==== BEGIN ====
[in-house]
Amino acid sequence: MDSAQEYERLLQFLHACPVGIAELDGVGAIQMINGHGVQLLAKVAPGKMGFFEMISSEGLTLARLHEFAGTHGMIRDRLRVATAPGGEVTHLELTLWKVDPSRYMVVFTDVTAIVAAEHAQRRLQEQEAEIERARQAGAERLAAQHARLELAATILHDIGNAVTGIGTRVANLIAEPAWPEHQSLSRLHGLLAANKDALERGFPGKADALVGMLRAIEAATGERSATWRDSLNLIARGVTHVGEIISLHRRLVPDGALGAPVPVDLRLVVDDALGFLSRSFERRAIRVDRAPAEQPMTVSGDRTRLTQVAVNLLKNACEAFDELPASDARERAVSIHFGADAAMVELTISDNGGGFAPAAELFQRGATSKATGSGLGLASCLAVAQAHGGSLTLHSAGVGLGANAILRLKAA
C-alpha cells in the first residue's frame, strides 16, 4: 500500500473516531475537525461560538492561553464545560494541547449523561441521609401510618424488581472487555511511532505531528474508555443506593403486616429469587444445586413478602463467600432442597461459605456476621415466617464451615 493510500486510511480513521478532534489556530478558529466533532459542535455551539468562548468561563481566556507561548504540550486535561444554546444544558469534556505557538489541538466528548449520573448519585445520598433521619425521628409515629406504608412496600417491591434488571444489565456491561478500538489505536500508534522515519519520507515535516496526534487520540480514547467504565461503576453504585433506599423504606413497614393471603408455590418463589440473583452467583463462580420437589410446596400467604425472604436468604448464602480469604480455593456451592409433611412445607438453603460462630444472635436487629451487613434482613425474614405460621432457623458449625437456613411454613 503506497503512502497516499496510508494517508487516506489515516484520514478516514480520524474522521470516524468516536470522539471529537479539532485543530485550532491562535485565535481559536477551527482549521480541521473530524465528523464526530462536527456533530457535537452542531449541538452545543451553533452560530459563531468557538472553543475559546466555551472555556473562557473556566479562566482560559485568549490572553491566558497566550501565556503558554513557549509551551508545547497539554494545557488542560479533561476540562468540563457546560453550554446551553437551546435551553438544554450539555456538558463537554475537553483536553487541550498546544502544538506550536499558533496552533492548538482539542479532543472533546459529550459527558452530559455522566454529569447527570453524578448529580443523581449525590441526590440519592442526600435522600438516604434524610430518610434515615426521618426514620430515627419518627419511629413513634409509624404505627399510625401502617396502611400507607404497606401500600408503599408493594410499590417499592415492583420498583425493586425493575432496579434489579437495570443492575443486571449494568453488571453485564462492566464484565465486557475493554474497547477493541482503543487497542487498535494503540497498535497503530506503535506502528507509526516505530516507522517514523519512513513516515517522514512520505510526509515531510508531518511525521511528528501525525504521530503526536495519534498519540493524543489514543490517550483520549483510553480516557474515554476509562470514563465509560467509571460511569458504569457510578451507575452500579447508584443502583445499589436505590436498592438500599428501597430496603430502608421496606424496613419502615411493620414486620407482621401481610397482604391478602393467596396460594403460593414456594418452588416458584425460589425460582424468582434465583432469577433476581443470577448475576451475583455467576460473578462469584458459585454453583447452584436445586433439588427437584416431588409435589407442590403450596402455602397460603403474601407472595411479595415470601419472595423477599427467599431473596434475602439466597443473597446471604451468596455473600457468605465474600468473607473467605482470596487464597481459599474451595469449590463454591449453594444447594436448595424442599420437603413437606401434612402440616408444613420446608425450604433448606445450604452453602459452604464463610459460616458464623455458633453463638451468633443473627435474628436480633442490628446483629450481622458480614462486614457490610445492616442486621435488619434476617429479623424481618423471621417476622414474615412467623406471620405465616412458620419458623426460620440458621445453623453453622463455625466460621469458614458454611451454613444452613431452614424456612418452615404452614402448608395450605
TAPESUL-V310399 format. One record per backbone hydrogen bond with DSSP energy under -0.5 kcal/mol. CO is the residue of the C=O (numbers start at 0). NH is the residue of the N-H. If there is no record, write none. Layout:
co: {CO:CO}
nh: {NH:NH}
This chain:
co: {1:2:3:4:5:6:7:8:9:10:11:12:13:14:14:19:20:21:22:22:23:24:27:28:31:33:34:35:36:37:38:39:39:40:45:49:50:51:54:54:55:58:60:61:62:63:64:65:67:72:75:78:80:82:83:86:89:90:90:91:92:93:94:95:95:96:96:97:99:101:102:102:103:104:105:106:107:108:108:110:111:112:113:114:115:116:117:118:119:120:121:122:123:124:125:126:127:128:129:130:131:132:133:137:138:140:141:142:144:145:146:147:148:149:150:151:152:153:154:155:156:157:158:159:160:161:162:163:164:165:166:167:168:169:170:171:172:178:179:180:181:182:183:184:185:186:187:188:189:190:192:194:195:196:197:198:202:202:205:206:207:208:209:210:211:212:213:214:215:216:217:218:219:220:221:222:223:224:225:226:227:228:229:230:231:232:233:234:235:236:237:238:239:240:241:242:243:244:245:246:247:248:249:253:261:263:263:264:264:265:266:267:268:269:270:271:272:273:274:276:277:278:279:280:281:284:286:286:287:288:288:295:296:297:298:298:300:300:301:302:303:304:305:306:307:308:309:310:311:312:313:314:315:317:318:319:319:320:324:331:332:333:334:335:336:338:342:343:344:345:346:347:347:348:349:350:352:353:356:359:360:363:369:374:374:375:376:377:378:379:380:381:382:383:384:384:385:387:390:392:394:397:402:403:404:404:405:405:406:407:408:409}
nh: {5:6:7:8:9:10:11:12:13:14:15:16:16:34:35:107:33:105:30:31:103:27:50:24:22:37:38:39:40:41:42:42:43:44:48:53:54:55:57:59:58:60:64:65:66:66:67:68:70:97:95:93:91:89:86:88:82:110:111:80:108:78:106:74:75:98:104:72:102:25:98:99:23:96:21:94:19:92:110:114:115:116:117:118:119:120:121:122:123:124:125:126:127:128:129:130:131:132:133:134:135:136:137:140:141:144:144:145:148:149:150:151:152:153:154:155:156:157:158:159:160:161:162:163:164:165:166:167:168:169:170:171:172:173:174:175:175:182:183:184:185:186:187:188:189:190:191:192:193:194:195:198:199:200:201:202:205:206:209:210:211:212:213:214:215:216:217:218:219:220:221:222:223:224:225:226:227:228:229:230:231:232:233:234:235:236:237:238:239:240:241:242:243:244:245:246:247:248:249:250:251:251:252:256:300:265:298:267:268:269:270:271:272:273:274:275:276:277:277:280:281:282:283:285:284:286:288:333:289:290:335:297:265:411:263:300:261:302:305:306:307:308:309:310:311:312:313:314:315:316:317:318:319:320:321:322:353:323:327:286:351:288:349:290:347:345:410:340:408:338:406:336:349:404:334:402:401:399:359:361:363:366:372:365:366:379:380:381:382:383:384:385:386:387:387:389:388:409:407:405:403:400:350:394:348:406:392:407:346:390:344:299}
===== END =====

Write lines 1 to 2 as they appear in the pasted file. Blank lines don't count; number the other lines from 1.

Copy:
[in-house]
Amino acid sequence: MDSAQEYERLLQFLHACPVGIAELDGVGAIQMINGHGVQLLAKVAPGKMGFFEMISSEGLTLARLHEFAGTHGMIRDRLRVATAPGGEVTHLELTLWKVDPSRYMVVFTDVTAIVAAEHAQRRLQEQEAEIERARQAGAERLAAQHARLELAATILHDIGNAVTGIGTRVANLIAEPAWPEHQSLSRLHGLLAANKDALERGFPGKADALVGMLRAIEAATGERSATWRDSLNLIARGVTHVGEIISLHRRLVPDGALGAPVPVDLRLVVDDALGFLSRSFERRAIRVDRAPAEQPMTVSGDRTRLTQVAVNLLKNACEAFDELPASDARERAVSIHFGADAAMVELTISDNGGGFAPAAELFQRGATSKATGSGLGLASCLAVAQAHGGSLTLHSAGVGLGANAILRLKAA